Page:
This week, we launch what will be an occasional series that will introduce you to some of the people, places, and things that help comprise who we are as a community. These are parts of our community that, in some way, are making a difference, and yet, you may not be at all familiar with them. That’s why this feature series is called “Hidden in Plain Sight.”
Today, we take you to Michigan Ladder Company. 89.1 WEMU's Jorge Avellan spent time with the folks at the Ypsilanti factory that makes products found everywhere from Washtenaw County, to the Grand Hotel on Mackinac Island, to the White House.
"It's always surprising to me how few people know that we're even here."
The Michigan Ladder Company has been in the same spot in Ypsilanti for 116 years. It opened its doors at East Forest Avenue, near the train tracks, in 1901. Since then, the company has only had four presidents. Tom Harrison is the current one.
"There were three gentlemen from Ypsilanti who decided that they wanted to make ladders. They made a deal with the city that if they employed, I believe, it was ten people within the first five years, that the city would give them the land."
Harrison says they're the oldest ladder company in the country. If you walk by the 75,000 square foot factory, you'll most likely hear workers assembling wood ladders by hand.
Over the years, trends changed, and the company started producing aluminum and fiberglass ladders. A popular one called "Double Front Steps," because you're able to climb it from both sides, is assembled using machinery.
While Michigan Ladder still makes wood versions, the majority of work these days is in the alternative materials. But Harrison says there was a time in the company's history that it provided a more diverse line of products.
"From toys to diving board to boats to furniture, ironing boards."
From the 1960's to the mid 1990's, it produced another product that actually made it to the big screen in Hollywood. Harrison explains what it is.
"Probably the most famous other product that we produced here is a line of ping-pong tables called the Detroiter, and, if you saw the movie Forrest Gump, all those ping-pong tables were made here. And those ping-pong tables were shipped all over the world. They were used in the Olympics, the National and International Championships, and so forth."
Buddy Castle was part of the team who made the ping-pong tables. He now works as a shipping clerk. We chatted for a bit in the loading dock area.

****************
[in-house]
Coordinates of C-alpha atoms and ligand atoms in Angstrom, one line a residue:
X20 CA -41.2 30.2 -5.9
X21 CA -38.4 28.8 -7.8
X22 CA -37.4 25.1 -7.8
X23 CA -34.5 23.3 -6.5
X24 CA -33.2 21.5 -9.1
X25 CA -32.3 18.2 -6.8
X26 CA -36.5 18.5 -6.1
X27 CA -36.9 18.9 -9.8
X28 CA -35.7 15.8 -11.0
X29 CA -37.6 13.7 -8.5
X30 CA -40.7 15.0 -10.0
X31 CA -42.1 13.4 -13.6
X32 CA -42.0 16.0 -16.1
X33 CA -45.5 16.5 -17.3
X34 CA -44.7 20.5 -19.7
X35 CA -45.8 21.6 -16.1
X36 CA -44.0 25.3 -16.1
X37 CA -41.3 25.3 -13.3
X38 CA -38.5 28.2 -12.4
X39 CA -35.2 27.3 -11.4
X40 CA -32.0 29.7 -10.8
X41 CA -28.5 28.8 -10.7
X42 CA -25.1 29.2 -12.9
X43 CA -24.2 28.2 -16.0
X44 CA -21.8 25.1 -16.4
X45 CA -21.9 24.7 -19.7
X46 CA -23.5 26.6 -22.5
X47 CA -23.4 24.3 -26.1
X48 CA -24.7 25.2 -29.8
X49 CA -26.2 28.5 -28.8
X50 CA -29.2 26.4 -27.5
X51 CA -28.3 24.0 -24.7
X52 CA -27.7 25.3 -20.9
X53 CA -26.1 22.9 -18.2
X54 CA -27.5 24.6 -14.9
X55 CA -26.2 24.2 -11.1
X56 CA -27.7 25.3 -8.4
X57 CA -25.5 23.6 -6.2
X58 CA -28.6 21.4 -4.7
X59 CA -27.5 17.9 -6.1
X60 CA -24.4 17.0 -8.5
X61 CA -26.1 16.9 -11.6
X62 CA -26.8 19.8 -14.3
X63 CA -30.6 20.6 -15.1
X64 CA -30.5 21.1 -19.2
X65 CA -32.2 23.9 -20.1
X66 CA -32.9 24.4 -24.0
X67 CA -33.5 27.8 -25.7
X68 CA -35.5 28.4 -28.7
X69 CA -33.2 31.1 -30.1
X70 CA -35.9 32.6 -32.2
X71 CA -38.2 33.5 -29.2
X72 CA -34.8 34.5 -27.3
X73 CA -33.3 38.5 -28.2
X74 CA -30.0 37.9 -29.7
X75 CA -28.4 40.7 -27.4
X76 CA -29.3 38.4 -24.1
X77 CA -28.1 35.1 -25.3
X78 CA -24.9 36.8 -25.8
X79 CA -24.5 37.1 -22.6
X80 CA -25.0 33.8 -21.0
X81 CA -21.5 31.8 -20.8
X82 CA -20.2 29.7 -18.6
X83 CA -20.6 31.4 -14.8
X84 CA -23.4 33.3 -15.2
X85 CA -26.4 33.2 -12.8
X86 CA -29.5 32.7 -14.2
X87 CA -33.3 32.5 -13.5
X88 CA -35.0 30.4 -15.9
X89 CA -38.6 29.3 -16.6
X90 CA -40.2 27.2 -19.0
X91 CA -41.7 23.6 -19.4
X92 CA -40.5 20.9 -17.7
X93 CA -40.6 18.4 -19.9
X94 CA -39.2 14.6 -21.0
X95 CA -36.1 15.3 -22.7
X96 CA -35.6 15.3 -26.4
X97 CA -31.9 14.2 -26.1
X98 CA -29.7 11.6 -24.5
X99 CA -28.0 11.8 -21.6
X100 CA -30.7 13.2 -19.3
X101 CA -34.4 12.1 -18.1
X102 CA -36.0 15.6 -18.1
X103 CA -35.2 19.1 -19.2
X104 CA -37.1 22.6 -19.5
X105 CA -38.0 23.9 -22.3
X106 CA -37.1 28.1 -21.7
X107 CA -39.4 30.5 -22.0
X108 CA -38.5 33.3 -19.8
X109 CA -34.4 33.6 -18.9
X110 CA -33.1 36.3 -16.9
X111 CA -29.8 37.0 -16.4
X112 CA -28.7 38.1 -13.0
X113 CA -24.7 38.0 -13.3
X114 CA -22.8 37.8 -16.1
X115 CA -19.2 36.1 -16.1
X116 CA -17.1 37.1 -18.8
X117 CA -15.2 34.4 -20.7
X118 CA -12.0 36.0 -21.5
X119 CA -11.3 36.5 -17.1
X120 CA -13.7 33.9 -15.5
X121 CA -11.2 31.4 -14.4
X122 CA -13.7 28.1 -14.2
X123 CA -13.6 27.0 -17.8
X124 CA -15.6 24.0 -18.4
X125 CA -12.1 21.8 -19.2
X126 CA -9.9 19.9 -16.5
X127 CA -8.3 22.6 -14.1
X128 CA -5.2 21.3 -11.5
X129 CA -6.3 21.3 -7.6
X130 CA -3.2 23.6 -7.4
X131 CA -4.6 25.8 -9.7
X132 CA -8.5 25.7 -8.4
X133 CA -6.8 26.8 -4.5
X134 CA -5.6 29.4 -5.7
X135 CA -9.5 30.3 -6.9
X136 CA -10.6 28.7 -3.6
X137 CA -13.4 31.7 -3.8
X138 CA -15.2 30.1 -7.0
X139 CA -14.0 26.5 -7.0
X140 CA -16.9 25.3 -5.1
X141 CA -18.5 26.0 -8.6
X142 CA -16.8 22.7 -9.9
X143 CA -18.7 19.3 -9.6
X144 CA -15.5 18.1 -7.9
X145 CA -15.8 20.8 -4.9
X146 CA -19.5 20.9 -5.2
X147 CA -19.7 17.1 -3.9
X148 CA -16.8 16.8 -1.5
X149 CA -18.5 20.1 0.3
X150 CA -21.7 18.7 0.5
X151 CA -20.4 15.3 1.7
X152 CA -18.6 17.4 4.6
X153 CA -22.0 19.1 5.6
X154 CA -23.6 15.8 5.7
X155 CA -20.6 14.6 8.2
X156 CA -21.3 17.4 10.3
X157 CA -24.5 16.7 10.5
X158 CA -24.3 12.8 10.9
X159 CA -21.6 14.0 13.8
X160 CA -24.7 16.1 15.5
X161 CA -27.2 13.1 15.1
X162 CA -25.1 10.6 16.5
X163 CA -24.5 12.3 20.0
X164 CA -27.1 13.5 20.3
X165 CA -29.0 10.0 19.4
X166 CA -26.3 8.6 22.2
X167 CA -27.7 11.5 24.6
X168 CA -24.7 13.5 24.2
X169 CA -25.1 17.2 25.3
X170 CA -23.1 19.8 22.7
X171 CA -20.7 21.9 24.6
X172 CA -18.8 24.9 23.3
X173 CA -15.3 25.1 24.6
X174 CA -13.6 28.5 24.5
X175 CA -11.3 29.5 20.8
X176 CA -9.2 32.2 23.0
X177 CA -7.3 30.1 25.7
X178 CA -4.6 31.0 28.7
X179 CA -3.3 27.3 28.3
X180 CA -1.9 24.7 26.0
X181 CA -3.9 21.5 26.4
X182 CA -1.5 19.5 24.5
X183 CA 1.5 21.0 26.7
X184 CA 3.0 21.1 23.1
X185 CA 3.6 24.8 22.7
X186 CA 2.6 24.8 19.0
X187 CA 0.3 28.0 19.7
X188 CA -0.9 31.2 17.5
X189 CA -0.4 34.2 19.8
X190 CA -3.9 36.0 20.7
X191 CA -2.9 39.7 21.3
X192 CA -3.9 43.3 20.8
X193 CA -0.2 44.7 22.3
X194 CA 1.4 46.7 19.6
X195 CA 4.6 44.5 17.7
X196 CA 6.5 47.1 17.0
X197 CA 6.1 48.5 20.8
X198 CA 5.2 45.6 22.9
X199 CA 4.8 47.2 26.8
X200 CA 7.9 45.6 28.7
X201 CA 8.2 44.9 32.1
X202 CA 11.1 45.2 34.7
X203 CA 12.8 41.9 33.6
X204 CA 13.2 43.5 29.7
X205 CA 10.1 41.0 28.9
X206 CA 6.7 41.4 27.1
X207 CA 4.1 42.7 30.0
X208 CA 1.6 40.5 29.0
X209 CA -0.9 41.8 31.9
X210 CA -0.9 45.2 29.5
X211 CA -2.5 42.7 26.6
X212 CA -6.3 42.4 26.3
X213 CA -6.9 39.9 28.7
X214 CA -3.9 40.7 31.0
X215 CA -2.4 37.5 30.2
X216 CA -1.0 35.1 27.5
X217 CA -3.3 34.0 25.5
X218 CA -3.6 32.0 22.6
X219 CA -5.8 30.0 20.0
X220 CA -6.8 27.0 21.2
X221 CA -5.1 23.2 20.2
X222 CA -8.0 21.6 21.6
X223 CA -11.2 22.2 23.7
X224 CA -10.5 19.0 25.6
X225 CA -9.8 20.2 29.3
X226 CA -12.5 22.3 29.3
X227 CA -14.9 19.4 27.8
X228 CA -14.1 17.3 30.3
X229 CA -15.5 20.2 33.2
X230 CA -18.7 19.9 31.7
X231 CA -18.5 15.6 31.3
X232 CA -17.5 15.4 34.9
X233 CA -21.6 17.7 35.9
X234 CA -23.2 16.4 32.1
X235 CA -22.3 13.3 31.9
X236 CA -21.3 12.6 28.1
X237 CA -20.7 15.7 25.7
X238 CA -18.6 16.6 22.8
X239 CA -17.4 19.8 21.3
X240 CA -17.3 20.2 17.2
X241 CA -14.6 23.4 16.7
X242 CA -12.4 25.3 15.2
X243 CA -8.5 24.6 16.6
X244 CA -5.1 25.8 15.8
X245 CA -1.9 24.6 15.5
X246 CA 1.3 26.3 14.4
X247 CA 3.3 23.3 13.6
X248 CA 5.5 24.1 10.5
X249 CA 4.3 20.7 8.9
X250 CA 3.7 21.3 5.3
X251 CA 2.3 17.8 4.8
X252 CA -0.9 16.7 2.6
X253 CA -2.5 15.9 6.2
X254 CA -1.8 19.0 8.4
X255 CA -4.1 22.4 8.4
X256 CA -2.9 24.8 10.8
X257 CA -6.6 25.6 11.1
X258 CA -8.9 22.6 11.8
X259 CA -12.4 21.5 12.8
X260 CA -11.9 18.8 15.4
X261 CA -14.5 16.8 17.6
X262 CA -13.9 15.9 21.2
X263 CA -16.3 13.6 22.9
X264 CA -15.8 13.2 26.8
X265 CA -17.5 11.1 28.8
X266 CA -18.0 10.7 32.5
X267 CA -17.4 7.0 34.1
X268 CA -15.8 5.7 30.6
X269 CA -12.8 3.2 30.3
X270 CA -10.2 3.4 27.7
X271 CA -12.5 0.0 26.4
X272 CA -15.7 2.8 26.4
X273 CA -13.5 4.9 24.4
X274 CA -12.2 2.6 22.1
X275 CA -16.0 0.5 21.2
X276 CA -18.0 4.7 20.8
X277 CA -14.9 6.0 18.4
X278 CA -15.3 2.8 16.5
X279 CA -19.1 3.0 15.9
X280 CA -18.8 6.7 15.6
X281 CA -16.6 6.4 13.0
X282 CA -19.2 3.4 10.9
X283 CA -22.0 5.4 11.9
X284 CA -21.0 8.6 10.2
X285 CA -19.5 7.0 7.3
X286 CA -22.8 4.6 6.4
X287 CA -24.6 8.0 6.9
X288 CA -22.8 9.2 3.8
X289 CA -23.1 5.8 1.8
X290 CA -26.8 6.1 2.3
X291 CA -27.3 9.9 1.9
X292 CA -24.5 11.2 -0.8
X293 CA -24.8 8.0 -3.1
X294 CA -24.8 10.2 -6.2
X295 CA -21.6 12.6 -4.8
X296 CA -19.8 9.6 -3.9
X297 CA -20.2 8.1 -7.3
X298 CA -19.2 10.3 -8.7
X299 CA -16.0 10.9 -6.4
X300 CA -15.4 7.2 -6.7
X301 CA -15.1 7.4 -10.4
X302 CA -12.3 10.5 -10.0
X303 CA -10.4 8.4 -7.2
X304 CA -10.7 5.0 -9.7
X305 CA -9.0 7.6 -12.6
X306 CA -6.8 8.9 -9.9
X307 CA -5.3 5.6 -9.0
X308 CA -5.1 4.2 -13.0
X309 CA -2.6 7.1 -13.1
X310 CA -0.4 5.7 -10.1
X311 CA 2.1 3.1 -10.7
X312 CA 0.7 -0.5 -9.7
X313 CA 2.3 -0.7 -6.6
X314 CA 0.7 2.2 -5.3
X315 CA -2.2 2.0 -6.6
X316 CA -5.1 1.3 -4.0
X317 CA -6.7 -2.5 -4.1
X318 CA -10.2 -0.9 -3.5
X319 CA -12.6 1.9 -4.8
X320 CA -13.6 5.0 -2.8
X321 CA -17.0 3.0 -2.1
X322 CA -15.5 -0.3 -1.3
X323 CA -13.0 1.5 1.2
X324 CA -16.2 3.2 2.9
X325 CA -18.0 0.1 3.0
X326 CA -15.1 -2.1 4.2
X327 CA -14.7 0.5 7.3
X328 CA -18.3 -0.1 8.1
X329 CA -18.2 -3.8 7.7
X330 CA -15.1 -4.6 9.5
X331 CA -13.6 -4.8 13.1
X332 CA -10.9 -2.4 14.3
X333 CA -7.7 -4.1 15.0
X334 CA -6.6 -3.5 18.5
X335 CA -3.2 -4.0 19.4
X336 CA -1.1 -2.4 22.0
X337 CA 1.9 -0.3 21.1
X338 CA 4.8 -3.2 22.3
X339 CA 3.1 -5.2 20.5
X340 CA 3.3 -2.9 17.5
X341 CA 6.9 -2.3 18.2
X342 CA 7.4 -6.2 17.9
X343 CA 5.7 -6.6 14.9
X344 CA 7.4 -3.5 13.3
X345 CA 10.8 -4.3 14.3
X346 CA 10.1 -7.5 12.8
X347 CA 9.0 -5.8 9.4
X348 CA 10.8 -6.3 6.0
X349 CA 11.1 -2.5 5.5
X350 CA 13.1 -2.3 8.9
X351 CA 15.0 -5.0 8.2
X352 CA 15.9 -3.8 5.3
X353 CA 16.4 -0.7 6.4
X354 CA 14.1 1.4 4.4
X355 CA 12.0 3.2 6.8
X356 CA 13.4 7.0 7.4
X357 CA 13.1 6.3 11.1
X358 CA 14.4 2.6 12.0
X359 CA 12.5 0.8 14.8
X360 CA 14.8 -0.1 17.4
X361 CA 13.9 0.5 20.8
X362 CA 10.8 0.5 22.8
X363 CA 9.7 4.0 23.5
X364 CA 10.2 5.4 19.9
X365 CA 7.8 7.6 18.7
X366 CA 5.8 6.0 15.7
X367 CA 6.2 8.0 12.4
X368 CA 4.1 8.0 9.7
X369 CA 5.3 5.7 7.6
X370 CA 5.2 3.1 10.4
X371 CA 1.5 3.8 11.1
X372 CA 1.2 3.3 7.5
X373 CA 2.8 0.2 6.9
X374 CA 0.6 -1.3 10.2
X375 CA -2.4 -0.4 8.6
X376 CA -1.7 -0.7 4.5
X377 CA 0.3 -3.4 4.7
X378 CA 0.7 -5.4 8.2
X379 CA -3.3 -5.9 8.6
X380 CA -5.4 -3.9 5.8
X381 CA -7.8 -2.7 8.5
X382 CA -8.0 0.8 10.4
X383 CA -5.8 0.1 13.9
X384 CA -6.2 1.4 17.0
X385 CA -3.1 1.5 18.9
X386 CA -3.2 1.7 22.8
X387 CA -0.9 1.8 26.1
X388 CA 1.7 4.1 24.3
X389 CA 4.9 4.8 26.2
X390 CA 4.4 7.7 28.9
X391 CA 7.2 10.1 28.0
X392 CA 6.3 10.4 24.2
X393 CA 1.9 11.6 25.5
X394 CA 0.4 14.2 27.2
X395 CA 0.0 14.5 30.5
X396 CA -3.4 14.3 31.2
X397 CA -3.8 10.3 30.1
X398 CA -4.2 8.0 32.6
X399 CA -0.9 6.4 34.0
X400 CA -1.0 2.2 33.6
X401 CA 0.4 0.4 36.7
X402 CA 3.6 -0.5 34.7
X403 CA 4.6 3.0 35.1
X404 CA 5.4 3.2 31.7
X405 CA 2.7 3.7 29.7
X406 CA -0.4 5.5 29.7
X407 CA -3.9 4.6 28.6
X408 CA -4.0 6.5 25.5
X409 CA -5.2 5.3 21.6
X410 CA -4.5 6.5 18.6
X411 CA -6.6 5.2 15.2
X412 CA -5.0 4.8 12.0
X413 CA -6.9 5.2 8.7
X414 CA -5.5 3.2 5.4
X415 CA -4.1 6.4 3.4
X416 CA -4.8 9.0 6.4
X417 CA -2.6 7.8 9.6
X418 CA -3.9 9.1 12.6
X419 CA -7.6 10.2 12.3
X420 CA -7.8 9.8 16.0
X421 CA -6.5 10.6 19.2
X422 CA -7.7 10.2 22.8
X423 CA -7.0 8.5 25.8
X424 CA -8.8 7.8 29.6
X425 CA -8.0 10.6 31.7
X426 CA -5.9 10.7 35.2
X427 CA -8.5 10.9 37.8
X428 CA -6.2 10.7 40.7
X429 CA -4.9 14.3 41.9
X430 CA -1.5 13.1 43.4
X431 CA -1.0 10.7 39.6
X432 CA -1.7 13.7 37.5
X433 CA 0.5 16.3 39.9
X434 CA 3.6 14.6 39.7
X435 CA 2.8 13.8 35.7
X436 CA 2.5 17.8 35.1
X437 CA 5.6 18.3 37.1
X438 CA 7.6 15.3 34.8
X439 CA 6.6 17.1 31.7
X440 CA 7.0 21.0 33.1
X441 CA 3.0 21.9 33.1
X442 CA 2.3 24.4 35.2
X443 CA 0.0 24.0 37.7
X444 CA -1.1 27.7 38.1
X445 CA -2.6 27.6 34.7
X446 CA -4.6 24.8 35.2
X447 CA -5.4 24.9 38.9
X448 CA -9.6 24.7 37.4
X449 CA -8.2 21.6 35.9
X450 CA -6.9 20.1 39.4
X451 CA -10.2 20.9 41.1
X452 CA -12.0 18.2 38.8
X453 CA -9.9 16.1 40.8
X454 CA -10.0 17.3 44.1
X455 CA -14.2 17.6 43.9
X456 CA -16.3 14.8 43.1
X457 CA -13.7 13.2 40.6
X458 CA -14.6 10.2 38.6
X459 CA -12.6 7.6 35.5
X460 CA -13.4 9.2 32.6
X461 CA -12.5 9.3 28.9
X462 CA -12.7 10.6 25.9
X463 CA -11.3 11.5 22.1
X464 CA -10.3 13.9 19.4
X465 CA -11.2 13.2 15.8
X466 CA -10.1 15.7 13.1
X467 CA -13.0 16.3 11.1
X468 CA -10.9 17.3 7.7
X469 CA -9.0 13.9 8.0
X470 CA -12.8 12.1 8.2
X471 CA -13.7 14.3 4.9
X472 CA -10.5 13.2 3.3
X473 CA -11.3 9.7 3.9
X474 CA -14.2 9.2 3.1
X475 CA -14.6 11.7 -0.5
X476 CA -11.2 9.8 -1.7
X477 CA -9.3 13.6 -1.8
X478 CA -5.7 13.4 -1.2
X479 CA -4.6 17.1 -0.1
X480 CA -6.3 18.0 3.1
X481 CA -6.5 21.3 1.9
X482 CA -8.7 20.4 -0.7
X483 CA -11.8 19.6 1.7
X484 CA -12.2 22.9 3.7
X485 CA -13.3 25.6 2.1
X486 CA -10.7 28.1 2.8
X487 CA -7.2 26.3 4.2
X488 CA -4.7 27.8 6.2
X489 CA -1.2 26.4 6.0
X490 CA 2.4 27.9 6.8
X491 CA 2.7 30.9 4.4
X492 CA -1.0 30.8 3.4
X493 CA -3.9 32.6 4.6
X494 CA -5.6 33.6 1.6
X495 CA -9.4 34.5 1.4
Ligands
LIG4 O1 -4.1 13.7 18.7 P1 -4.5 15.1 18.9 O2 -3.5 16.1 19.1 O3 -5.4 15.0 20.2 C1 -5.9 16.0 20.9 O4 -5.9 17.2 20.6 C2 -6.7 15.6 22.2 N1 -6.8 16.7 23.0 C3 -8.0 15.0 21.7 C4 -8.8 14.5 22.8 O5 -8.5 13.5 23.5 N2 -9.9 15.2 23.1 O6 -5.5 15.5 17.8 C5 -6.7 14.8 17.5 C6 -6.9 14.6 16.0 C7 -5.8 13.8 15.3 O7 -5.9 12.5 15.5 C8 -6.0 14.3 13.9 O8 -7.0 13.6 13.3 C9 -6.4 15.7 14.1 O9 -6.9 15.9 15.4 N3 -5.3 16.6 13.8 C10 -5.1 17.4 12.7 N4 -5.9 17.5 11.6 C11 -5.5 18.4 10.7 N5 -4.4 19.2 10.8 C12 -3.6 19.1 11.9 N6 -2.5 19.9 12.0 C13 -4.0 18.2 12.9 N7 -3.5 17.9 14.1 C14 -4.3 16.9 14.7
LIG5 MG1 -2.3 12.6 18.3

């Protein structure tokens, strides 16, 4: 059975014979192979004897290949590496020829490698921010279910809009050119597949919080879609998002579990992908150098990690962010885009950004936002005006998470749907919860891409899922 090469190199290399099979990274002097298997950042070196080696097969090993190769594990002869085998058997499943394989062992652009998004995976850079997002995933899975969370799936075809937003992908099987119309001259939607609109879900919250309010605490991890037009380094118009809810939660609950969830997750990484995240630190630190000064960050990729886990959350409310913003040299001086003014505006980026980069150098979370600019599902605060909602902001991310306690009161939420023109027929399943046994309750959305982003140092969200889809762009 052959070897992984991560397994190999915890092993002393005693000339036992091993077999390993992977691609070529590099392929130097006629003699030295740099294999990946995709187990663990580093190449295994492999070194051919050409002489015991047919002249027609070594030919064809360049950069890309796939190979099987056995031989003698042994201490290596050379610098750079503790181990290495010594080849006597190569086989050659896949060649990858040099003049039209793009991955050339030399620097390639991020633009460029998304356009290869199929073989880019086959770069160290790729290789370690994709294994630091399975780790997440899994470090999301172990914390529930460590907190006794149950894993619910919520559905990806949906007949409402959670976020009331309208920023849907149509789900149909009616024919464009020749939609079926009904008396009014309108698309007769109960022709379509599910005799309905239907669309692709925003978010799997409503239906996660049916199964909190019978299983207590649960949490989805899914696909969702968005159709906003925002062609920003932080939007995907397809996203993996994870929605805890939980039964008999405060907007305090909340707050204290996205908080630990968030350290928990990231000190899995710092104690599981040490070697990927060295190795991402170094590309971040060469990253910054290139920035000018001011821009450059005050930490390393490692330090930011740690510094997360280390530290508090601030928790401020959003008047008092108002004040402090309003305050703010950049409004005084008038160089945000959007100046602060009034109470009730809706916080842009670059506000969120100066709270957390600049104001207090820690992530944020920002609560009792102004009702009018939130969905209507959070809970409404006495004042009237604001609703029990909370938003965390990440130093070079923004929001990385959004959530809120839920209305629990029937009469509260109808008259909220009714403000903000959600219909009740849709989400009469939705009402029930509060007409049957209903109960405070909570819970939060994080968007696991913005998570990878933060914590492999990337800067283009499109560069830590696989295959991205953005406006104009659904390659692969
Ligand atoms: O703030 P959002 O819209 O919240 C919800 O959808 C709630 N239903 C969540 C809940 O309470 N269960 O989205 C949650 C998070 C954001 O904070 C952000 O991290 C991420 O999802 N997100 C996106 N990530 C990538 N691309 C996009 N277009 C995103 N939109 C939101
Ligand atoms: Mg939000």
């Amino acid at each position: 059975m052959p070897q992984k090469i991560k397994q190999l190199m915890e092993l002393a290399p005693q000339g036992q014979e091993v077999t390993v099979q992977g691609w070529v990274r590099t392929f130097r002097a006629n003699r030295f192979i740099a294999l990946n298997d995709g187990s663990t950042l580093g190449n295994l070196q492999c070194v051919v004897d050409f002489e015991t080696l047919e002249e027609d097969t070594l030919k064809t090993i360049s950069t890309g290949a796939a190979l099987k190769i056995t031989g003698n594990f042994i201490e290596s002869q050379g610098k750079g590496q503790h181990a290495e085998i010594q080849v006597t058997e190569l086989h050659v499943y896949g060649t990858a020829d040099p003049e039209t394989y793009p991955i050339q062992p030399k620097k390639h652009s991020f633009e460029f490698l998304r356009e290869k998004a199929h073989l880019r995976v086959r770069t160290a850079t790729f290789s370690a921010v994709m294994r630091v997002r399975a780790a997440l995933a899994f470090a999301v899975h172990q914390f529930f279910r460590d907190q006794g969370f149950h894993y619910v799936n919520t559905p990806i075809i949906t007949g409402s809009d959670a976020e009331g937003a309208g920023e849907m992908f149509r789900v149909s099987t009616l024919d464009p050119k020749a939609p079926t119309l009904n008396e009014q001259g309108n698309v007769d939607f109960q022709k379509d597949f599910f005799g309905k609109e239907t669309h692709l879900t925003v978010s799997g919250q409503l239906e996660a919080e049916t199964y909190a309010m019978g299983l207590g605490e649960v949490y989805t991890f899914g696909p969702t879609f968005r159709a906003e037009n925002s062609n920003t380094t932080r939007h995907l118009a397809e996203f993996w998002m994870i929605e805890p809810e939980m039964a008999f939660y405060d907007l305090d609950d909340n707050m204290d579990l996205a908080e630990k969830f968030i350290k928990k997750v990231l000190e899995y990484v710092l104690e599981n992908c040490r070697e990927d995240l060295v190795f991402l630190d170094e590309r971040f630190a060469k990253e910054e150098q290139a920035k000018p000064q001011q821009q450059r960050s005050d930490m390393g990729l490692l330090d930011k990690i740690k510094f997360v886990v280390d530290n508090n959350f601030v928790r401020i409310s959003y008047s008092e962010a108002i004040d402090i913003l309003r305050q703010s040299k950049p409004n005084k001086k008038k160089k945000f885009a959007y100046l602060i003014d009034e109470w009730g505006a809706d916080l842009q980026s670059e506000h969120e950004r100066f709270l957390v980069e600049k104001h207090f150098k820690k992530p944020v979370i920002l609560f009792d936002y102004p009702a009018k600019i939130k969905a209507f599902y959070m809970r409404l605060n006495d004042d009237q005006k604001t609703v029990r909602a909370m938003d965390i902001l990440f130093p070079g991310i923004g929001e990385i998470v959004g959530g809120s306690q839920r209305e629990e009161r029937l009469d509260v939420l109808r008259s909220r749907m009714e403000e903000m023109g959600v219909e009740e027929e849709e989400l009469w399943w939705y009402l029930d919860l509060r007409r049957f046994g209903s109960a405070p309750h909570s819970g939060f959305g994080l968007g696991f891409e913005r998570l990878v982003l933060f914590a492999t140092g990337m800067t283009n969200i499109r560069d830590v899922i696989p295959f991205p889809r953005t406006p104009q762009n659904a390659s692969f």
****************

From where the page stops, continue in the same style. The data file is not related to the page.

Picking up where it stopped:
Jorge: "Why did you decide to stay with the company, so far for forty years?"
Buddy Castle: "They won't let me go."
Jorge: "They can't find anyone else to load the ladders?"
Buddy Castle: "They won't let me go. I got a tether on, and, when I go too far, it goes off. It's just a good company, a good place to work, and I grew up on the corner over here. My father worked here, my two brothers, my two cousins, and they all since retired. It's like one big family here."
Scott Bruneau is another employee who's been with the company for decades. He's a lumber inspector, and, on this day, he's cutting parts for wood ladders.
"There's a history here that weighs upon you at times as I go through this place, such as where I'm standing now. I did the same job here and other things forty years ago, and I can look in certain areas and memories come back to me. Also, it's like I can sense memory ghosts if that makes any sense. I remember people, especially the old guys that were here when I began. Now I'm the old guy, probably older than they were when I got into here."
The company has 30 full-time employees. Additionally, it provides employment to about ten people daily who are either part of a disabled or felon workers program. Harrison says Michigan Ladder is not just here to make money but to help the people who live in the community. That, he says, has helped the company.
"We had our share of highs and lows, but I think one of the reasons why we continue to do as well as we do is we are an extremely resourceful company. A lot of the machinery and equipment you see in here, we've had people here who made it themselves. We can fix these things and keep them running."
Throughout the years, Michigan Ladder has had the opportunity to move away from Ypsilanti, but Harrison says the company has stayed because this is home.
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— Jorge Avellan is a reporter for 89.1 WEMU News. Contact him at 734.487.3363 or email him firstname.lastname@example.org